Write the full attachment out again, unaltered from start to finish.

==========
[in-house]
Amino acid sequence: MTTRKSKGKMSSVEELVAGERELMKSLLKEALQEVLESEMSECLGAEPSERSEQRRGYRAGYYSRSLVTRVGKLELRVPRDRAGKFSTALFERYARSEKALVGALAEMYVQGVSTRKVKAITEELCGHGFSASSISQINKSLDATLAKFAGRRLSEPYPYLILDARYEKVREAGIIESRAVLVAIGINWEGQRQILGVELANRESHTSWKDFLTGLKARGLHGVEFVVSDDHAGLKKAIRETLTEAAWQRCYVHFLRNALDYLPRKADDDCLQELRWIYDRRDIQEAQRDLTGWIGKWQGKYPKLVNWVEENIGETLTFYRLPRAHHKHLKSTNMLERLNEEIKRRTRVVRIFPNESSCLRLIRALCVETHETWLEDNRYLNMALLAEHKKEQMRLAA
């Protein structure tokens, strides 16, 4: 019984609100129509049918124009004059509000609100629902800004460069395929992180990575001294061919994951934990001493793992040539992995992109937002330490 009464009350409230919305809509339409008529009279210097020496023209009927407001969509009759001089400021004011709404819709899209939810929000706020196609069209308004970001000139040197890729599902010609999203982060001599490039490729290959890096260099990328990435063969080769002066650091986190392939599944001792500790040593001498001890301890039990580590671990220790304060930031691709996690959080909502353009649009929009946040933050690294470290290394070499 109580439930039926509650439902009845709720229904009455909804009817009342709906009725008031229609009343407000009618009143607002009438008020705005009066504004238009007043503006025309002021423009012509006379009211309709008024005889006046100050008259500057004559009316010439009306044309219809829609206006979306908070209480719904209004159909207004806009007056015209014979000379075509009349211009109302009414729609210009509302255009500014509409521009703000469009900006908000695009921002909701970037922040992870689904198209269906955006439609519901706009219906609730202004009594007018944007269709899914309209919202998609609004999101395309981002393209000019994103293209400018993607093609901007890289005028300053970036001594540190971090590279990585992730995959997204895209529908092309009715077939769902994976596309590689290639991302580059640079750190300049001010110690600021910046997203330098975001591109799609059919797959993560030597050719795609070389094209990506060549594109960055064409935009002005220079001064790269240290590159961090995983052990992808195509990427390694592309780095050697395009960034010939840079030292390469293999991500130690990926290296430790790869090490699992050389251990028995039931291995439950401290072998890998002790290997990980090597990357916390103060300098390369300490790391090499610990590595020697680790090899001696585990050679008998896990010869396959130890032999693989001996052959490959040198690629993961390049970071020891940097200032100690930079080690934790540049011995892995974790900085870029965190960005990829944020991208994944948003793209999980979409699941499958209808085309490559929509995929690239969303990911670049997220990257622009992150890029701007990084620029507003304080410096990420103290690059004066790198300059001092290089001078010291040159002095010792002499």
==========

[in-house]
Amino acid sequence: MTTRKSKGKMSSVEELVAGERELMKSLLKEALQEVLESEMSECLGAEPSERSEQRRGYRAGYYSRSLVTRVGKLELRVPRDRAGKFSTALFERYARSEKALVGALAEMYVQGVSTRKVKAITEELCGHGFSASSISQINKSLDATLAKFAGRRLSEPYPYLILDARYEKVREAGIIESRAVLVAIGINWEGQRQILGVELANRESHTSWKDFLTGLKARGLHGVEFVVSDDHAGLKKAIRETLTEAAWQRCYVHFLRNALDYLPRKADDDCLQELRWIYDRRDIQEAQRDLTGWIGKWQGKYPKLVNWVEENIGETLTFYRLPRAHHKHLKSTNMLERLNEEIKRRTRVVRIFPNESSCLRLIRALCVETHETWLEDNRYLNMALLAEHKKEQMRLAA
């Protein structure tokens, strides 16, 4: 019984609100129509049918124009004059509000609100629902800004460069395929992180990575001294061919994951934990001493793992040539992995992109937002330490 009464009350409230919305809509339409008529009279210097020496023209009927407001969509009759001089400021004011709404819709899209939810929000706020196609069209308004970001000139040197890729599902010609999203982060001599490039490729290959890096260099990328990435063969080769002066650091986190392939599944001792500790040593001498001890301890039990580590671990220790304060930031691709996690959080909502353009649009929009946040933050690294470290290394070499 109580439930039926509650439902009845709720229904009455909804009817009342709906009725008031229609009343407000009618009143607002009438008020705005009066504004238009007043503006025309002021423009012509006379009211309709008024005889006046100050008259500057004559009316010439009306044309219809829609206006979306908070209480719904209004159909207004806009007056015209014979000379075509009349211009109302009414729609210009509302255009500014509409521009703000469009900006908000695009921002909701970037922040992870689904198209269906955006439609519901706009219906609730202004009594007018944007269709899914309209919202998609609004999101395309981002393209000019994103293209400018993607093609901007890289005028300053970036001594540190971090590279990585992730995959997204895209529908092309009715077939769902994976596309590689290639991302580059640079750190300049001010110690600021910046997203330098975001591109799609059919797959993560030597050719795609070389094209990506060549594109960055064409935009002005220079001064790269240290590159961090995983052990992808195509990427390694592309780095050697395009960034010939840079030292390469293999991500130690990926290296430790790869090490699992050389251990028995039931291995439950401290072998890998002790290997990980090597990357916390103060300098390369300490790391090499610990590595020697680790090899001696585990050679008998896990010869396959130890032999693989001996052959490959040198690629993961390049970071020891940097200032100690930079080690934790540049011995892995974790900085870029965190960005990829944020991208994944948003793209999980979409699941499958209808085309490559929509995929690239969303990911670049997220990257622009992150890029701007990084620029507003304080410096990420103290690059004066790198300059001092290089001078010291040159002095010792002499």